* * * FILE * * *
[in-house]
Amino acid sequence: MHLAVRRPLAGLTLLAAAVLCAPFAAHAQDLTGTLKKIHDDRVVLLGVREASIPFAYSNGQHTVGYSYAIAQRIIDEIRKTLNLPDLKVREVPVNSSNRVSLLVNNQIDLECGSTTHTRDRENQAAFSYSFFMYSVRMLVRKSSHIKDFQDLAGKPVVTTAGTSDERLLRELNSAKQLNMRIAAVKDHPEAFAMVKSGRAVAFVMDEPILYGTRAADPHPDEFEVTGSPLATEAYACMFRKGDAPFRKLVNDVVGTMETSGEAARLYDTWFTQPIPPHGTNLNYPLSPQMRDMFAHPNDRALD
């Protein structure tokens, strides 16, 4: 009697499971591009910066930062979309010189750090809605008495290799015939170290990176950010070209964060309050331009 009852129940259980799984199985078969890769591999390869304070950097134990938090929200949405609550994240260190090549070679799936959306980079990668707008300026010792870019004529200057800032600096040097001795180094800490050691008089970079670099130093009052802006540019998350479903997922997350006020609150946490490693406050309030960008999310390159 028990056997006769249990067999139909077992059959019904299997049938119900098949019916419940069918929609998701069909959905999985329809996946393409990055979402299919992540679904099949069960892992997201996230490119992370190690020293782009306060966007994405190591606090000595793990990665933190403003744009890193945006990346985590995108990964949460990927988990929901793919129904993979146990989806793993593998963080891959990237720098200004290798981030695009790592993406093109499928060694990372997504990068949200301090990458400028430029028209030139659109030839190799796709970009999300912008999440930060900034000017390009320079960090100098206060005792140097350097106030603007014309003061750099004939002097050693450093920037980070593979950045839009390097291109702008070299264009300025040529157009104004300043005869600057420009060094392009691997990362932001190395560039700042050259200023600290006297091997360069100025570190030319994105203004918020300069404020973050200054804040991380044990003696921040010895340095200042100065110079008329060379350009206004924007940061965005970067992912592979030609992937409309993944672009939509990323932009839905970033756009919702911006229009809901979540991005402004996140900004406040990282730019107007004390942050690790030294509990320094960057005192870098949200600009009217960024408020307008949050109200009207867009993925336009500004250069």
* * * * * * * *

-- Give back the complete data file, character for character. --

[in-house]
Amino acid sequence: MHLAVRRPLAGLTLLAAAVLCAPFAAHAQDLTGTLKKIHDDRVVLLGVREASIPFAYSNGQHTVGYSYAIAQRIIDEIRKTLNLPDLKVREVPVNSSNRVSLLVNNQIDLECGSTTHTRDRENQAAFSYSFFMYSVRMLVRKSSHIKDFQDLAGKPVVTTAGTSDERLLRELNSAKQLNMRIAAVKDHPEAFAMVKSGRAVAFVMDEPILYGTRAADPHPDEFEVTGSPLATEAYACMFRKGDAPFRKLVNDVVGTMETSGEAARLYDTWFTQPIPPHGTNLNYPLSPQMRDMFAHPNDRALD
């Protein structure tokens, strides 16, 4: 009697499971591009910066930062979309010189750090809605008495290799015939170290990176950010070209964060309050331009 009852129940259980799984199985078969890769591999390869304070950097134990938090929200949405609550994240260190090549070679799936959306980079990668707008300026010792870019004529200057800032600096040097001795180094800490050691008089970079670099130093009052802006540019998350479903997922997350006020609150946490490693406050309030960008999310390159 028990056997006769249990067999139909077992059959019904299997049938119900098949019916419940069918929609998701069909959905999985329809996946393409990055979402299919992540679904099949069960892992997201996230490119992370190690020293782009306060966007994405190591606090000595793990990665933190403003744009890193945006990346985590995108990964949460990927988990929901793919129904993979146990989806793993593998963080891959990237720098200004290798981030695009790592993406093109499928060694990372997504990068949200301090990458400028430029028209030139659109030839190799796709970009999300912008999440930060900034000017390009320079960090100098206060005792140097350097106030603007014309003061750099004939002097050693450093920037980070593979950045839009390097291109702008070299264009300025040529157009104004300043005869600057420009060094392009691997990362932001190395560039700042050259200023600290006297091997360069100025570190030319994105203004918020300069404020973050200054804040991380044990003696921040010895340095200042100065110079008329060379350009206004924007940061965005970067992912592979030609992937409309993944672009939509990323932009839905970033756009919702911006229009809901979540991005402004996140900004406040990282730019107007004390942050690790030294509990320094960057005192870098949200600009009217960024408020307008949050109200009207867009993925336009500004250069």